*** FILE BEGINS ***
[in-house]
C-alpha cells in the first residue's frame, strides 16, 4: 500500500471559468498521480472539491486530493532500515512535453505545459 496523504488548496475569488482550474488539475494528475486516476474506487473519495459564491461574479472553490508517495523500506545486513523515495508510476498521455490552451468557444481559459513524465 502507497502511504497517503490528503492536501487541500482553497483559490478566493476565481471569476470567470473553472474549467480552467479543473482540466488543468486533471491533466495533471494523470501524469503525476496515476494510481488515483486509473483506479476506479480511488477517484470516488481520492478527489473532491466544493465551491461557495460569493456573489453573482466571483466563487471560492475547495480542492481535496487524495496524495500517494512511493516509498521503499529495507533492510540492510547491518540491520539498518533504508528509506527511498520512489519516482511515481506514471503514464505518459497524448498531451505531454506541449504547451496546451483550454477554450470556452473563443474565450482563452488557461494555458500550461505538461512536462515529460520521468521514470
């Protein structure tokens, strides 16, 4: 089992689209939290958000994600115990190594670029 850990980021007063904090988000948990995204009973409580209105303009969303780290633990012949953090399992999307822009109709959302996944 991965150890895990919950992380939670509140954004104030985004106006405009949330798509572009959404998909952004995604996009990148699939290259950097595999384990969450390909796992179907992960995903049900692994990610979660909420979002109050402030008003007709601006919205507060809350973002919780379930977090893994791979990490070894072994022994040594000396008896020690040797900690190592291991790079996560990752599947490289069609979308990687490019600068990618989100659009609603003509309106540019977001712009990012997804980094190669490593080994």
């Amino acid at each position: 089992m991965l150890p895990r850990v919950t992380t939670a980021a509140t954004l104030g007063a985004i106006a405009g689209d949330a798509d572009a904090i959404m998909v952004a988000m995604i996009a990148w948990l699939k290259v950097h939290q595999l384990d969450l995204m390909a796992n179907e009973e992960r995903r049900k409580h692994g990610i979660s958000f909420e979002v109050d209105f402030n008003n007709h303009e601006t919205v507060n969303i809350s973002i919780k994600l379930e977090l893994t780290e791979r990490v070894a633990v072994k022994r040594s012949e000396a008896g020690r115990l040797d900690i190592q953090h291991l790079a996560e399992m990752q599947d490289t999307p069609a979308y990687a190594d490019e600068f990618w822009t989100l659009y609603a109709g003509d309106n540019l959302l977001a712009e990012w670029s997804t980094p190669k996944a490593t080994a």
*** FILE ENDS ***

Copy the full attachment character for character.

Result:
[in-house]
C-alpha cells in the first residue's frame, strides 16, 4: 500500500471559468498521480472539491486530493532500515512535453505545459 496523504488548496475569488482550474488539475494528475486516476474506487473519495459564491461574479472553490508517495523500506545486513523515495508510476498521455490552451468557444481559459513524465 502507497502511504497517503490528503492536501487541500482553497483559490478566493476565481471569476470567470473553472474549467480552467479543473482540466488543468486533471491533466495533471494523470501524469503525476496515476494510481488515483486509473483506479476506479480511488477517484470516488481520492478527489473532491466544493465551491461557495460569493456573489453573482466571483466563487471560492475547495480542492481535496487524495496524495500517494512511493516509498521503499529495507533492510540492510547491518540491520539498518533504508528509506527511498520512489519516482511515481506514471503514464505518459497524448498531451505531454506541449504547451496546451483550454477554450470556452473563443474565450482563452488557461494555458500550461505538461512536462515529460520521468521514470
């Protein structure tokens, strides 16, 4: 089992689209939290958000994600115990190594670029 850990980021007063904090988000948990995204009973409580209105303009969303780290633990012949953090399992999307822009109709959302996944 991965150890895990919950992380939670509140954004104030985004106006405009949330798509572009959404998909952004995604996009990148699939290259950097595999384990969450390909796992179907992960995903049900692994990610979660909420979002109050402030008003007709601006919205507060809350973002919780379930977090893994791979990490070894072994022994040594000396008896020690040797900690190592291991790079996560990752599947490289069609979308990687490019600068990618989100659009609603003509309106540019977001712009990012997804980094190669490593080994």
């Amino acid at each position: 089992m991965l150890p895990r850990v919950t992380t939670a980021a509140t954004l104030g007063a985004i106006a405009g689209d949330a798509d572009a904090i959404m998909v952004a988000m995604i996009a990148w948990l699939k290259v950097h939290q595999l384990d969450l995204m390909a796992n179907e009973e992960r995903r049900k409580h692994g990610i979660s958000f909420e979002v109050d209105f402030n008003n007709h303009e601006t919205v507060n969303i809350s973002i919780k994600l379930e977090l893994t780290e791979r990490v070894a633990v072994k022994r040594s012949e000396a008896g020690r115990l040797d900690i190592q953090h291991l790079a996560e399992m990752q599947d490289t999307p069609a979308y990687a190594d490019e600068f990618w822009t989100l659009y609603a109709g003509d309106n540019l959302l977001a712009e990012w670029s997804t980094p190669k996944a490593t080994a």